Try to enter one long distance run every week on each of your training schedules, preferably at the end of the week to give you extra time to recover after running. The distance from your long distance run will differ on your goals and your level of fitness. For beginners, we recommend running long distances up to 20 kilometers, and for those of you who are stronger, 20-25 kilometers for 12 weeks before your marathon day.

For beginners, it is recommended to run at least 2-3 times in 1 week.

For example:

  • Monday : Walk relaxed
  • Tuesday : Rest
  • Wednesday : Jogging /tempo
  • Thursday : Rest
  • Friday : Sprint /Run quickly
  • Saturday : Rest
  • Sunday : Run remotely

If you are getting used to it, increase the intensity to 4 times a week practice session, including 1 long-distance running session and 2 short-term running sessions. For stronger runners, a weekly schedule can be arranged for 1 long distance session, 1 sprint session, 1 double run; added with two or three casual runs /jogging between heavy running sessions.

  • On a leisurely stroll, try to get your running tempo short, slower, and more relaxed than your usual running tempo. The goal is to train your feet to get used to walking long distances, without adding weight to the muscles and bones.
  • For a jogging session, speed up your running time slightly more than your normal run. Jogging will increase your lactic acid threshold, which is the heat sensation on both feet that you feel when you start running fast.
  • For sprints, you will do a combination of running alternately between sprinting and slow running (jogging). Over time, this exercise will help you improve your running speed in general.
  • When running long distances, set your tempo and running speed as comfortably as possible (but try not to be slower than jogging) to build your endurance stamina. Running long distances is the most important aspect of running practice every week, and you will gradually increase the distance each week. You can also enter a relaxing break between your long distance runs.
  • Every fourth week, focus on running exercises only on a leisurely stroll. In addition, H-10 before your main marathon, reduce all types and intensity of your exercise.

4. Add another exercise

Alternative exercises besides running can also be useful for your marathon preparation, as well as to help your body recover faster than running without stopping.

Try to enter a light stretch after your relaxed walk. Stretching is a good alternative exercise to help maintain your body's health, but be sure to stretch just after a leisurely walk or light run. Avoid stretching after a heavy running practice session because your muscles are still stressed and tired from running hard.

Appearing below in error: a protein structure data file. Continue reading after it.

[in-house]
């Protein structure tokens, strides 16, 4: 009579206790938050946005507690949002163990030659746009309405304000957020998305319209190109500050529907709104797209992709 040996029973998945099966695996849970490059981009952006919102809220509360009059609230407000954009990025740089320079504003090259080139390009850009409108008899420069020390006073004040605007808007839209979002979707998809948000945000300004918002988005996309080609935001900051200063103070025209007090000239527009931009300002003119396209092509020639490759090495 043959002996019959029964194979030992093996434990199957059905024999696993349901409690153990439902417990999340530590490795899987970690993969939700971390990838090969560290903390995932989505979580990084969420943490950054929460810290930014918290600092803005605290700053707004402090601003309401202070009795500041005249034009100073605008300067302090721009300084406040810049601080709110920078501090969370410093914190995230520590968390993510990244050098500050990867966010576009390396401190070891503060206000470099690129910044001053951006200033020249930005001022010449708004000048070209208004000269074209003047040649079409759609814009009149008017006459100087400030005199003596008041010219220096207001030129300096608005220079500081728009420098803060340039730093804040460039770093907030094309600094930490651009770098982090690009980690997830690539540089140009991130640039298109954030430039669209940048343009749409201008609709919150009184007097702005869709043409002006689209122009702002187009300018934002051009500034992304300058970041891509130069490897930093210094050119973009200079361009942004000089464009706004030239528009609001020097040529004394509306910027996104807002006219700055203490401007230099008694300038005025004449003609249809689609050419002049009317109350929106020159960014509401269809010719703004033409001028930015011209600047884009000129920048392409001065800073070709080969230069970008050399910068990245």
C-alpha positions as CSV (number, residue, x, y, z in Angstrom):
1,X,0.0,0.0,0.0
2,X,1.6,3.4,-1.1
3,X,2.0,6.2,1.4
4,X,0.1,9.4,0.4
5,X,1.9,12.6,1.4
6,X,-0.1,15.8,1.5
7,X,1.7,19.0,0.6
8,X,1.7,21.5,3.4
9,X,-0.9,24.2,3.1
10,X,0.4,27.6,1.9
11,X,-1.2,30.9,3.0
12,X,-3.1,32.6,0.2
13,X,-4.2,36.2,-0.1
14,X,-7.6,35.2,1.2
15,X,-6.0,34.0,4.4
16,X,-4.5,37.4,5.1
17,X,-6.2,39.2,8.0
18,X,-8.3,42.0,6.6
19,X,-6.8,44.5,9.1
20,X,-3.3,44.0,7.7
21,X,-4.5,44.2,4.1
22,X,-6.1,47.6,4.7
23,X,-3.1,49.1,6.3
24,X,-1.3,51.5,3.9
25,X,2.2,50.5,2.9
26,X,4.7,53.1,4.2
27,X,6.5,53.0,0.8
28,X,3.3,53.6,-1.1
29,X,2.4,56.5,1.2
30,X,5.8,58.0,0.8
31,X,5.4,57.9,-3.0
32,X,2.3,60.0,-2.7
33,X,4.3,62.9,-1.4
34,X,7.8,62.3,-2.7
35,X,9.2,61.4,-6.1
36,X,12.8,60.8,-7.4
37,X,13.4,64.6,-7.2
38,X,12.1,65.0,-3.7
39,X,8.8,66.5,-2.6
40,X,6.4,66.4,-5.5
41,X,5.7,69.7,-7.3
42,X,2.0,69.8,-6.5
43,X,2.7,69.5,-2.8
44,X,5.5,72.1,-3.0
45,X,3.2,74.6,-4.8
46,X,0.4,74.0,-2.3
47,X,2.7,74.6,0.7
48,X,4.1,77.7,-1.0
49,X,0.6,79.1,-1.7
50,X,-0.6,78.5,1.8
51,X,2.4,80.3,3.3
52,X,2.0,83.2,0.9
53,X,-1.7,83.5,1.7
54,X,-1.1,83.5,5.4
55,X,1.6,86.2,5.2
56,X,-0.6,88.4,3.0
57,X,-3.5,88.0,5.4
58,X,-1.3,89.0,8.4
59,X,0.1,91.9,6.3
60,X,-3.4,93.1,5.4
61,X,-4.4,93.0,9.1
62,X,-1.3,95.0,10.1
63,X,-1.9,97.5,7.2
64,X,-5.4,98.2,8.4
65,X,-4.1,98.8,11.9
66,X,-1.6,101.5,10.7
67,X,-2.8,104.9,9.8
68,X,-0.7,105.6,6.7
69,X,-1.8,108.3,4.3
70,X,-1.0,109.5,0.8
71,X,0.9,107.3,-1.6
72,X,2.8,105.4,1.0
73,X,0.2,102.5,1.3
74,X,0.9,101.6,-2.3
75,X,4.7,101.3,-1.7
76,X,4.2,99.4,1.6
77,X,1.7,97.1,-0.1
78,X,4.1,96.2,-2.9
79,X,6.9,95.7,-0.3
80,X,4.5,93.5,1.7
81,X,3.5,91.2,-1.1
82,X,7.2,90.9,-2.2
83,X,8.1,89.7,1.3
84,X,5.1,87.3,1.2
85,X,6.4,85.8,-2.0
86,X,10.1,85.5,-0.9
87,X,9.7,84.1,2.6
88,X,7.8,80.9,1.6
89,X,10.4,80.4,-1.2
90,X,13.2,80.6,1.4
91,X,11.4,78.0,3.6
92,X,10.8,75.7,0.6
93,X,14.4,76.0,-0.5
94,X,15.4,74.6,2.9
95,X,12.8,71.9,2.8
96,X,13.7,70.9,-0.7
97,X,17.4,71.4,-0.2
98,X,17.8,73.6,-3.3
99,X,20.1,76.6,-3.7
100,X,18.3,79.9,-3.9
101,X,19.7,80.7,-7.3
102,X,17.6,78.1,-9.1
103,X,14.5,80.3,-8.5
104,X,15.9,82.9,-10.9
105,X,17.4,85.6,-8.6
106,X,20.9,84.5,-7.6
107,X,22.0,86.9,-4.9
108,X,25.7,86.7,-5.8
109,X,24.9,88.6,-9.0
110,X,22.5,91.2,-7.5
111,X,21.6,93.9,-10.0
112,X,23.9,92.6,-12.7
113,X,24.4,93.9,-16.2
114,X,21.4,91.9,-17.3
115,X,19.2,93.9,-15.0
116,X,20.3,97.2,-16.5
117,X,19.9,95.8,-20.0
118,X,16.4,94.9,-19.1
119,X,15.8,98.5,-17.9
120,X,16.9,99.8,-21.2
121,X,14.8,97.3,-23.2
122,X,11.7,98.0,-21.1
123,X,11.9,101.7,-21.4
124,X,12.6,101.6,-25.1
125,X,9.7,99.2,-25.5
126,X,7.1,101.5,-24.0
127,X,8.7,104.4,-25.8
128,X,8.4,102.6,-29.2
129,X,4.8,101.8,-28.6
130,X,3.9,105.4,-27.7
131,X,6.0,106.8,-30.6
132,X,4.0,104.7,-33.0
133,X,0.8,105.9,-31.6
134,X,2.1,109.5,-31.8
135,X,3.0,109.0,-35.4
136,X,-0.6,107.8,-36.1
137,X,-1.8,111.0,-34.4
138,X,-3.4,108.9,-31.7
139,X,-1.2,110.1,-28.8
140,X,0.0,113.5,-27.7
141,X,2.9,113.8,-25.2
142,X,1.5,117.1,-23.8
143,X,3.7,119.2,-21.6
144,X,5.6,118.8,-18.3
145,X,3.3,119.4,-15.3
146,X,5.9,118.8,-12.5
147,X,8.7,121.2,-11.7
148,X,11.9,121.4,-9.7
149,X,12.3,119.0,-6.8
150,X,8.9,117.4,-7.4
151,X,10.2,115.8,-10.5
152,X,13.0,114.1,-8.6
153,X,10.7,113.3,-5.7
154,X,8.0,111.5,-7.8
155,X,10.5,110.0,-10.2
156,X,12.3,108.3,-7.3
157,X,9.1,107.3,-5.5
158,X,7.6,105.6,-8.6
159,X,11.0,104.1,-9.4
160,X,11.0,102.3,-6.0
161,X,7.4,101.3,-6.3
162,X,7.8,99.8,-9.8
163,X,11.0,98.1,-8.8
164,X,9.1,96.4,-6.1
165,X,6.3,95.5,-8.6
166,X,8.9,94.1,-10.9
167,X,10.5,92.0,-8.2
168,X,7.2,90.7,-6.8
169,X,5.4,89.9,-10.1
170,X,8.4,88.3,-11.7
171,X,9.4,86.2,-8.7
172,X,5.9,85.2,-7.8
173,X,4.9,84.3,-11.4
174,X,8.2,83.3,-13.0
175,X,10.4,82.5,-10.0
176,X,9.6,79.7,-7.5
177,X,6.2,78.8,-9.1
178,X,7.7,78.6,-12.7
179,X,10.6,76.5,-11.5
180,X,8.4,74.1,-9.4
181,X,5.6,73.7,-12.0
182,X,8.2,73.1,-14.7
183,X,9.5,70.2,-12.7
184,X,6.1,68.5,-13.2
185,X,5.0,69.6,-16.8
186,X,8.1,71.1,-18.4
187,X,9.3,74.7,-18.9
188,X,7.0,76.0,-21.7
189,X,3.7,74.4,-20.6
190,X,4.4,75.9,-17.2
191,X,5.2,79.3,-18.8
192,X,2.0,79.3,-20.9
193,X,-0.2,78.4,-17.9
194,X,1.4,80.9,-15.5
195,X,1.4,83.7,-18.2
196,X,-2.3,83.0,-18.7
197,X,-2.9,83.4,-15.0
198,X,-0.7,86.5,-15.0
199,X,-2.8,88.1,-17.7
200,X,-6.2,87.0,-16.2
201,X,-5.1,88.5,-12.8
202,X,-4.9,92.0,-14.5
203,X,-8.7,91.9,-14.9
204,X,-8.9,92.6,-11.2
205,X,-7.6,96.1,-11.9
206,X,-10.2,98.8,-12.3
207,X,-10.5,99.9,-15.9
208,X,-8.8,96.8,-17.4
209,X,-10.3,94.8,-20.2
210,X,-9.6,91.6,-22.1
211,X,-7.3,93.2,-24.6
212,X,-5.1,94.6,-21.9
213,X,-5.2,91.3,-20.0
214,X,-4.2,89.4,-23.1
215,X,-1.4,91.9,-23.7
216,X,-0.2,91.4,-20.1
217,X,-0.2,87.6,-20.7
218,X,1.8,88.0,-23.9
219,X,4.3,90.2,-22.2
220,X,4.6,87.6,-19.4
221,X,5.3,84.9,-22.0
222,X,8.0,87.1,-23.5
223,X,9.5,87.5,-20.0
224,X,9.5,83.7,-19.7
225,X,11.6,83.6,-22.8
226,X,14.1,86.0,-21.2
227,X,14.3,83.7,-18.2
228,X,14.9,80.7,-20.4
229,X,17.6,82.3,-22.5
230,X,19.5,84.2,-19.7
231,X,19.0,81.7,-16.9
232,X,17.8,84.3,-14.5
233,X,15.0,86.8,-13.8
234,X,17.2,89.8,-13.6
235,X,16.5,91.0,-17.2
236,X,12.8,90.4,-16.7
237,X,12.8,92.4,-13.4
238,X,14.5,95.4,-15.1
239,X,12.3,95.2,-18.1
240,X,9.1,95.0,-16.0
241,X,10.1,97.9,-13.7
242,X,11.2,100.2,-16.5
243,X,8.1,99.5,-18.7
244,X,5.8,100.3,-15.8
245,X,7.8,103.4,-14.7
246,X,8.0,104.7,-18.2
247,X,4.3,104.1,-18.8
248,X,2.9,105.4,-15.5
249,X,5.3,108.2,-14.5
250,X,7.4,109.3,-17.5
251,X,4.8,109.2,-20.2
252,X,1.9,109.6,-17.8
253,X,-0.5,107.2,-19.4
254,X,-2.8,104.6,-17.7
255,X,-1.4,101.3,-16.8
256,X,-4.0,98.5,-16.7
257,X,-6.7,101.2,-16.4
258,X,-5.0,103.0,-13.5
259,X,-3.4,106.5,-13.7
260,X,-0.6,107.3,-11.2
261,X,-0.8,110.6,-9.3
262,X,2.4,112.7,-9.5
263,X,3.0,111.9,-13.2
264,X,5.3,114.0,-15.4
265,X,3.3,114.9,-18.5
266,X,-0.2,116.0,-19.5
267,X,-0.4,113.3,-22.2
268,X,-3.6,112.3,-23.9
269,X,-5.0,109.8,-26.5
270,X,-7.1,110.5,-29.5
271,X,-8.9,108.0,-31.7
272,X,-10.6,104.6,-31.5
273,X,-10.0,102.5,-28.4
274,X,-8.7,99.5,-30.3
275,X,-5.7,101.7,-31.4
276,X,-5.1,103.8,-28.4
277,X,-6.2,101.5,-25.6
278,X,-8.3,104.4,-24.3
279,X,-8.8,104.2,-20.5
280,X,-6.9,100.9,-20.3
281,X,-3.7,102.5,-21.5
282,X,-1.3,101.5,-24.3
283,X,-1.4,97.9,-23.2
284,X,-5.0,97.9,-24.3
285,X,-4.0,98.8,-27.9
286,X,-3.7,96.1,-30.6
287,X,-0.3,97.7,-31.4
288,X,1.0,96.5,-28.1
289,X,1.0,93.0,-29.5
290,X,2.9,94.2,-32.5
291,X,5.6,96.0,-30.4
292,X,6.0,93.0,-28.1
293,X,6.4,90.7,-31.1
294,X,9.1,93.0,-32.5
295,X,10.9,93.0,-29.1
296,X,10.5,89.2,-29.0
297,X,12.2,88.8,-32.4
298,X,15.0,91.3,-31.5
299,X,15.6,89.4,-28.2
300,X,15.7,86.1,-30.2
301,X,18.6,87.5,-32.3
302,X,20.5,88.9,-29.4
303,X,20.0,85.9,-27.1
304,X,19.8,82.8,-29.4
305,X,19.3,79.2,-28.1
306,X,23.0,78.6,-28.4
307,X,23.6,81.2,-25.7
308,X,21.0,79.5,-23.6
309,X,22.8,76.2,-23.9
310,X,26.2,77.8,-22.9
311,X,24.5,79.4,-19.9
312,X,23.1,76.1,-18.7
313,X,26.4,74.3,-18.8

Other sports that you can try, including swimming, yoga, pilates, cycling, and running using a treadmill.

5. Get enough sleep

Ensuring that you get a good and restful night's rest is very important before your marathon day. You need at least 8 hours of sleep every night. After a super intense and heavy training session, you will need 9 hours to sleep at night so your body can recover optimally.

Getting enough sleep will help you to strengthen your immune system, build and repair muscles, and sharpen your mental focus - all this will result in stronger performance during training before and the H-day marathon.

6. Make sure your running equipment is comfortable and right on your body - including your running shoes

Check the running shoes, socks and other clothes that you will use for training and during the marathon. Your running shoes not only have to be comfortable and fit when used, but they also have to be tested for strength at least several times in long distance running sessions, and one or two of your strenuous workouts. Check the outer soles and padding inside, If you see cracks or a little damage, replace it with a new one.

Select the appropriate clothes. Avoid running uniforms or sports bras made of cotton; instead, choose synthetic materials such as polypropylene, which can keep your body dry and provide space for the skin to breathe while exercising. Also, adjust your clothes with weather and climate during training or on your H-day. If the weather is cloudy or drizzle, use a sports jacket or raincoat. If the weather is hot, use a hat. Don't forget to always use a sunscreen before you start exercising. Always ready.

Also Read:

  • Be Careful, Marathon Runs Can Be Harmful to Your Kidneys
  • Not All People Have Genes to Run Marathon
  • Run Longer or Run Away: Which Is More Important?